Distributing Pensions: Alberta Bill 22 and its Implication on Family Law Property Division

Distributing Pensions: Alberta Bill 22 and its Implication on Family Law Property Division

When married or non-married parties end their relationship, they may decide to commence a claim for the division of family property under the Family Property Act. Assets that have accumulated during the marriage, or relationship of interdependence, will typically be distributed equally between the parties. This property division will almost always include the division of pension assets.

Beginning April 1, 2020, the rules for calculating pension entitlements for each party will change for pension holders under the Local Authorities Pension Plan, Public Service Pension Plan, and Special Forces Pension Plan. The new rule changes introduced by the Alberta Government under Bill 22 could have a significant impact on the way pension assets are distributed between parties.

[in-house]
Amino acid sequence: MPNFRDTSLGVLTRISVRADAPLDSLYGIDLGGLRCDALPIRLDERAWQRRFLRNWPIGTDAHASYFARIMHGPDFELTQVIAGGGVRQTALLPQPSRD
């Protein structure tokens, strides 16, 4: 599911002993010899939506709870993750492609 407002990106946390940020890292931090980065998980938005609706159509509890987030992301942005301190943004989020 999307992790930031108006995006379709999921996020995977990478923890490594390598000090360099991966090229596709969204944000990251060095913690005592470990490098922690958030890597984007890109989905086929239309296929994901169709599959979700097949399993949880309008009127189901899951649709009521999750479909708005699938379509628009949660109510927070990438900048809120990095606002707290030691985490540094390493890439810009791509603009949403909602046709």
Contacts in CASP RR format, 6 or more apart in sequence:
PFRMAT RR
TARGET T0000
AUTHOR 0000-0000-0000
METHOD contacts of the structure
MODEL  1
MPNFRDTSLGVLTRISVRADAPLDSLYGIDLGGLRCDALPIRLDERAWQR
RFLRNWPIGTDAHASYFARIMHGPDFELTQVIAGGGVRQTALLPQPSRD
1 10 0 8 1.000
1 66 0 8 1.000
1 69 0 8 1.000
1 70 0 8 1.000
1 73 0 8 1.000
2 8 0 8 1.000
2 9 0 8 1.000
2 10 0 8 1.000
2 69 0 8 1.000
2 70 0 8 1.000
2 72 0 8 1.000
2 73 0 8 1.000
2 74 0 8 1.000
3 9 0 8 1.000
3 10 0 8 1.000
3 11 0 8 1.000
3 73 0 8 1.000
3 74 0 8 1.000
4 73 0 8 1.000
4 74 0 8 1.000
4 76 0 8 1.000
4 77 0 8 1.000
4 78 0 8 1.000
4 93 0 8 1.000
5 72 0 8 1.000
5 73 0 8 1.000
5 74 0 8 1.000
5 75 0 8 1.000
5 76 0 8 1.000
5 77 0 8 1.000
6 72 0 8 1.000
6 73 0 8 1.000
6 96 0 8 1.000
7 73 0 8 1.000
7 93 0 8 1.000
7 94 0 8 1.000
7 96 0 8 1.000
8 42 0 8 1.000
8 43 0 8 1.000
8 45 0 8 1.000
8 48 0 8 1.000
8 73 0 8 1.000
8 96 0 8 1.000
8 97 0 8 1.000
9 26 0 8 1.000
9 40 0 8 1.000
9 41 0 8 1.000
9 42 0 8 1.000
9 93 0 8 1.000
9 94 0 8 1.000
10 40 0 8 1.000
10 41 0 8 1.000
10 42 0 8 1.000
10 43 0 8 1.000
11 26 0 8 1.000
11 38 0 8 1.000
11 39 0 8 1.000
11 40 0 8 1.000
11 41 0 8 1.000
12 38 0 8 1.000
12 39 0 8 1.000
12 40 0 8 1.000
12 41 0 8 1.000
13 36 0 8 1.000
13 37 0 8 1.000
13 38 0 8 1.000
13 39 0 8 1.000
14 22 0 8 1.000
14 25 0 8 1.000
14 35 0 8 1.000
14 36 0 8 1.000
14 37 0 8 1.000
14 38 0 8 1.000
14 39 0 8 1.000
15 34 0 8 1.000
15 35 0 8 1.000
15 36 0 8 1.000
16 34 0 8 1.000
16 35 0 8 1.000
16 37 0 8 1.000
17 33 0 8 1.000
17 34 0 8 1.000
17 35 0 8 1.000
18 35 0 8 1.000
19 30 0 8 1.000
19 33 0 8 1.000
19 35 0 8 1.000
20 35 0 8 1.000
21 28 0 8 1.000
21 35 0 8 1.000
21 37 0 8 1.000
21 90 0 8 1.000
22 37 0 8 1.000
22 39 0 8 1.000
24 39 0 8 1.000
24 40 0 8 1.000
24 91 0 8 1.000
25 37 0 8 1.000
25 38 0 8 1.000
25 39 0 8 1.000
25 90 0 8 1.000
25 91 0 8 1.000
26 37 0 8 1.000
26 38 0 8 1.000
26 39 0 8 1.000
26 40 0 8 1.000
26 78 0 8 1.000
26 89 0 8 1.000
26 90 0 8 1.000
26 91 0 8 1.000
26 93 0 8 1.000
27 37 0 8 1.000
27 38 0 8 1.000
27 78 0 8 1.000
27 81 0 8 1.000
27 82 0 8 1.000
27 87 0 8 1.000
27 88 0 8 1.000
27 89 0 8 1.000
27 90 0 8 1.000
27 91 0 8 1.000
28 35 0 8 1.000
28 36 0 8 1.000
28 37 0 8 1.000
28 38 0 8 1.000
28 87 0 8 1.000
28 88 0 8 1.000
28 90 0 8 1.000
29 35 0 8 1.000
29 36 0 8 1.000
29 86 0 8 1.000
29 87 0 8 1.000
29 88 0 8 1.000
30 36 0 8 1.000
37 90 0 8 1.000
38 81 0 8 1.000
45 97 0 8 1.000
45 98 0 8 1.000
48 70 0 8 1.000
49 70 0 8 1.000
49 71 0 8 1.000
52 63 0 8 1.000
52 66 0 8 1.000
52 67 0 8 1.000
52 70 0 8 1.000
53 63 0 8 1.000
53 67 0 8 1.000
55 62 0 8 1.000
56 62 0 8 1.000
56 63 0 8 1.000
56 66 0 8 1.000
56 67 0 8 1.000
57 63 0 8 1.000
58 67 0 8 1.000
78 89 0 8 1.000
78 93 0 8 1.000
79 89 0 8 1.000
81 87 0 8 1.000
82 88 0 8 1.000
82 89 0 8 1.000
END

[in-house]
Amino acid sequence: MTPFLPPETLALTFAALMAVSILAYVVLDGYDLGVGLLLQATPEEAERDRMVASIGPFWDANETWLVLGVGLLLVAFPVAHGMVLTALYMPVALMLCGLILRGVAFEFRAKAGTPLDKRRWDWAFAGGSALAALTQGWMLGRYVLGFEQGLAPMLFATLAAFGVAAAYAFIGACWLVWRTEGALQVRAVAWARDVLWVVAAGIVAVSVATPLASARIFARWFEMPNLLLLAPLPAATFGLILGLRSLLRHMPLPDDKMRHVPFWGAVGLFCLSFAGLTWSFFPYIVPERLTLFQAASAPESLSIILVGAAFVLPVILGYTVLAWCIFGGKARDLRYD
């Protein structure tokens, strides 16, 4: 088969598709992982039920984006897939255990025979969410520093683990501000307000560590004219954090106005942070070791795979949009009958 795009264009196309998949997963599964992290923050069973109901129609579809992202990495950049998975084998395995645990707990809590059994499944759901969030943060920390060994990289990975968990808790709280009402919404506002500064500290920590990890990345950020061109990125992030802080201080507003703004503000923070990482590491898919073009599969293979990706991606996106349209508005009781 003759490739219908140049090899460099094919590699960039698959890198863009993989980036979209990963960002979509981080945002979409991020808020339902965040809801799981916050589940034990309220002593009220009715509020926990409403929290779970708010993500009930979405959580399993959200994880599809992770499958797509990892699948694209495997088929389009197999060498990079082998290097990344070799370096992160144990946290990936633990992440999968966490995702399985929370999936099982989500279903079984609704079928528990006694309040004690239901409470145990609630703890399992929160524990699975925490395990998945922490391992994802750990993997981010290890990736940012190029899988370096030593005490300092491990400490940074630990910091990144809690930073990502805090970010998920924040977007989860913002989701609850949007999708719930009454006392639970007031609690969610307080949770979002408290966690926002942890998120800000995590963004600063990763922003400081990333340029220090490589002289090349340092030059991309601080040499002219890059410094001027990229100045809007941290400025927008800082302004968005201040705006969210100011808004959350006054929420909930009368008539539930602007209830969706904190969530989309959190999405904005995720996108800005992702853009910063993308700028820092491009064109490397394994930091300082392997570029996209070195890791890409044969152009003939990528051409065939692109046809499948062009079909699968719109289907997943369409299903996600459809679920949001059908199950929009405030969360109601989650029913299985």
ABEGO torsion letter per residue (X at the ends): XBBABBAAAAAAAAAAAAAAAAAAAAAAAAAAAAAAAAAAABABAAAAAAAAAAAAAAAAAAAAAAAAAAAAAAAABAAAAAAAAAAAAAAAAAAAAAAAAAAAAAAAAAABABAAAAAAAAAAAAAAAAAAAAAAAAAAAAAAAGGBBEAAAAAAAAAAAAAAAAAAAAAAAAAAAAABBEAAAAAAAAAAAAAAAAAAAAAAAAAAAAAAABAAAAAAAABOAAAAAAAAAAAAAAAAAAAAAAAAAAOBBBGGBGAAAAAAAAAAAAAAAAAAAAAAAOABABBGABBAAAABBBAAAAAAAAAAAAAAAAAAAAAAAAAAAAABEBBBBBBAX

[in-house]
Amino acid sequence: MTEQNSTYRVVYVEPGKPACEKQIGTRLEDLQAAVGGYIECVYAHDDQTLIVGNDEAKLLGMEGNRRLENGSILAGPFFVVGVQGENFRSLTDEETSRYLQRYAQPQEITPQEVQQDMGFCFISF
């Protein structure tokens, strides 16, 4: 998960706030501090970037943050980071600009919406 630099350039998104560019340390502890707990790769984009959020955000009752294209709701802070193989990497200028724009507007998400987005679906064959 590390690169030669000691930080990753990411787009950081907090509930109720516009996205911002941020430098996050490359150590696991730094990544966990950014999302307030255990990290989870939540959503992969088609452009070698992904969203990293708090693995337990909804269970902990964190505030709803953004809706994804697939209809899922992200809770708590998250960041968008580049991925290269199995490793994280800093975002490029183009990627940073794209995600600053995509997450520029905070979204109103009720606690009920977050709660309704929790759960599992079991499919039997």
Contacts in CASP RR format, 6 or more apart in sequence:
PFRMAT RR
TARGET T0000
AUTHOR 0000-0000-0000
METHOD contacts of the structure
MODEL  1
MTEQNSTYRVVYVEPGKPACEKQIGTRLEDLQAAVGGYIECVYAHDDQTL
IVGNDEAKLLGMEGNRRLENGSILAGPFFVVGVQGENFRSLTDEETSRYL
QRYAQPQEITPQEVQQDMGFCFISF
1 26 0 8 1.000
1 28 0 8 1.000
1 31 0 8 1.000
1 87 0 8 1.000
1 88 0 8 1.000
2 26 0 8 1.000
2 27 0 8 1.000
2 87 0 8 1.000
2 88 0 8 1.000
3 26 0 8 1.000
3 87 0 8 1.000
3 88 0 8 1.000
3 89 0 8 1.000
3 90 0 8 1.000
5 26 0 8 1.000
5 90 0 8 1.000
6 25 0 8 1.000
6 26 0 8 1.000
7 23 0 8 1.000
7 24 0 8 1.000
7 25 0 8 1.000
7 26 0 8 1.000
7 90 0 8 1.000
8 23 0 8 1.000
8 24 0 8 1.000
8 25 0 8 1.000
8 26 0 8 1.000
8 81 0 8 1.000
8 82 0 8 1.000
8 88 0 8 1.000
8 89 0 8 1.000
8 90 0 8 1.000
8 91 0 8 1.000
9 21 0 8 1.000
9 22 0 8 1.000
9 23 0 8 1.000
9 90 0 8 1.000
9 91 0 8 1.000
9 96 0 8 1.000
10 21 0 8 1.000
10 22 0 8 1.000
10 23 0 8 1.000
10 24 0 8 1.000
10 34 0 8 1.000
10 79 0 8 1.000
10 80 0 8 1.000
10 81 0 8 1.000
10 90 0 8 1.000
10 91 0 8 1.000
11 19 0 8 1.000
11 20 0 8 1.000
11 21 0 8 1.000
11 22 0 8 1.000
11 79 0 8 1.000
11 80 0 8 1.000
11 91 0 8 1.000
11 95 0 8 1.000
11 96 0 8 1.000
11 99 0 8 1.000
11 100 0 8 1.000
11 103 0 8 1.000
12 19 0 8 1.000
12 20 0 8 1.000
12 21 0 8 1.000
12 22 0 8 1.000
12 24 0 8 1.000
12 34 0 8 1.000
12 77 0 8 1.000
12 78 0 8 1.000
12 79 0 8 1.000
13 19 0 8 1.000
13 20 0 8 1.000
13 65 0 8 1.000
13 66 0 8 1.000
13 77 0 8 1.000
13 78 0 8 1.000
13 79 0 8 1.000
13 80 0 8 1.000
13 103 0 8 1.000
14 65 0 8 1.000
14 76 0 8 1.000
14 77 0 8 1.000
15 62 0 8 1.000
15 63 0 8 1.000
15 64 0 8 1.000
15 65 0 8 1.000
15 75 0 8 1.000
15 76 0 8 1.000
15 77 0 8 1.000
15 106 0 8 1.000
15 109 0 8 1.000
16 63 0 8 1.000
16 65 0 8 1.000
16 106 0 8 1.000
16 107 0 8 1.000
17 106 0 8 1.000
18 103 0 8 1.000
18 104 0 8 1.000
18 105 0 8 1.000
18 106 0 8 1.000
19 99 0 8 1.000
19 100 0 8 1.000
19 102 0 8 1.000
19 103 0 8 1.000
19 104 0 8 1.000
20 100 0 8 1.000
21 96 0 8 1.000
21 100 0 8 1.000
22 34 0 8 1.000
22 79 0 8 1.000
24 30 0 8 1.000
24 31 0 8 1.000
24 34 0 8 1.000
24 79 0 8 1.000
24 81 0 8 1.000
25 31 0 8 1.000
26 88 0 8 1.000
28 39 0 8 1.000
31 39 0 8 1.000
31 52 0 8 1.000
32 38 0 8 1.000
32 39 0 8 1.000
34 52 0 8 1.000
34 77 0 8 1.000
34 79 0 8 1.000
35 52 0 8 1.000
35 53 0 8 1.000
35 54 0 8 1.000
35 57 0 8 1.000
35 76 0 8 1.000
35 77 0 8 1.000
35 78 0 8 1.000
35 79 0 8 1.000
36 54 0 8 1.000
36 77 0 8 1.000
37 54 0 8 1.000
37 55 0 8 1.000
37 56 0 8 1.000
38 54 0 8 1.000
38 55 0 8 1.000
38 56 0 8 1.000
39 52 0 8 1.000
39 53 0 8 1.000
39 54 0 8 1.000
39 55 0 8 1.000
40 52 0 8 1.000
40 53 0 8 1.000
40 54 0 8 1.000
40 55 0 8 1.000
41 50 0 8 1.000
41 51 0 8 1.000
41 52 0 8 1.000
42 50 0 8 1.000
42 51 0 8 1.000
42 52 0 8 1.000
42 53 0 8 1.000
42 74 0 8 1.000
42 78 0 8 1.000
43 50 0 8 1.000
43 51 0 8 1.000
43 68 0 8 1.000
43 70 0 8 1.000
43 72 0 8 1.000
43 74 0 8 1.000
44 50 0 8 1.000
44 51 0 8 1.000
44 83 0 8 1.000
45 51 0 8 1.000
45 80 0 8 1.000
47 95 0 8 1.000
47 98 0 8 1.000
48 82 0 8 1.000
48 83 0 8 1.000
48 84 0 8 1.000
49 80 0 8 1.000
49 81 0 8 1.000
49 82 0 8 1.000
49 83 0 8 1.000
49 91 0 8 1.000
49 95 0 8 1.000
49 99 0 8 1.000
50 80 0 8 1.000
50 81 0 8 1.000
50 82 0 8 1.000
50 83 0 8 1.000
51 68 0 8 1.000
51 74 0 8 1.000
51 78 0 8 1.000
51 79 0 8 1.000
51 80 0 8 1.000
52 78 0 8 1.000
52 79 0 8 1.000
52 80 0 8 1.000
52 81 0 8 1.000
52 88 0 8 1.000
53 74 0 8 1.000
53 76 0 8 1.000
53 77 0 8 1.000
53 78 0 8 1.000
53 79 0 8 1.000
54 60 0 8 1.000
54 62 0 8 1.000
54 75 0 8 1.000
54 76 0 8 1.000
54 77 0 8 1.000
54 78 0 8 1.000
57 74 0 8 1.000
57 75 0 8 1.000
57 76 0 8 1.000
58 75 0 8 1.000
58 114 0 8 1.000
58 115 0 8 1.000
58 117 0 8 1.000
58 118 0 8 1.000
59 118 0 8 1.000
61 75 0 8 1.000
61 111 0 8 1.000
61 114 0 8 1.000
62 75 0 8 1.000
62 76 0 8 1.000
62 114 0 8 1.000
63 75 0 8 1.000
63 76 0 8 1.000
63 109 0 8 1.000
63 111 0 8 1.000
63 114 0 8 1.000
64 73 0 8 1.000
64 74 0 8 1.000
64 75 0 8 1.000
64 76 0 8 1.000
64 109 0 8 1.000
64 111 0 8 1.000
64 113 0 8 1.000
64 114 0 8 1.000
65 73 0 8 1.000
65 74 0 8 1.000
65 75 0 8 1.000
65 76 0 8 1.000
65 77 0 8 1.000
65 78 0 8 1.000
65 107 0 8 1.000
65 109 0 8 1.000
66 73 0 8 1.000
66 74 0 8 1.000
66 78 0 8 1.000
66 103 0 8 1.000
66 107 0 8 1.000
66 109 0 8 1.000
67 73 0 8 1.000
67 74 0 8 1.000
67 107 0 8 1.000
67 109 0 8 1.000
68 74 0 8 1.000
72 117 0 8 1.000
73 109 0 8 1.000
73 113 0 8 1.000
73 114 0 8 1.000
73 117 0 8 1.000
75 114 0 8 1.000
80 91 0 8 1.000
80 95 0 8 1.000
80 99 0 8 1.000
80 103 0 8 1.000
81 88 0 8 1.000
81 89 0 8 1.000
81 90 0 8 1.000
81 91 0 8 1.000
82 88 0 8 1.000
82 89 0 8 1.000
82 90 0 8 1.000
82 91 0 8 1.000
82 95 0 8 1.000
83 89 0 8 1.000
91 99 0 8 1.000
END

Currently, the relevant value for pension distribution is the "commuted value." In essence, the commuted value is a forecasted value that estimates the pension obligation owed to a pension holder based on certain factors such as age, life expectancy, gender, interest rates, etc.

The new rules will see a shift away from the use of the commuted value approach. The value used after April 1, 2020, will be the actual value of the pension at the time that the parties divide the pension assets. This rule change implies that the future value of a pension is not subject to distribution as it was previously. This change could result in a significant benefit for some pension earners while having a negative impact on the former spouses of pension earners.

The bottom line is that parties must be aware of their rights and entitlements with respect to pension distribution in the family law context. Failing to recognize the impact of these rule changes could mean a very different end result for parties during family law property negotiations and settlement than what was expected.

While the full impact of the rule changes under Bill 22 are still unknown, parties should discuss these matters with their lawyers to ensure that they are receiving an equitable division of the family property. At Family Central Law Office, we would be happy to work with you to ensure that your property interests are protected.

Kindly contact us today for your free 20-30 minute consultation on your matter by calling our office at: 587-392-7970 or emailing info@familycentrallaw.com, or our consultation page directly on our website so we can get back to you within 24 hours of contacting us.

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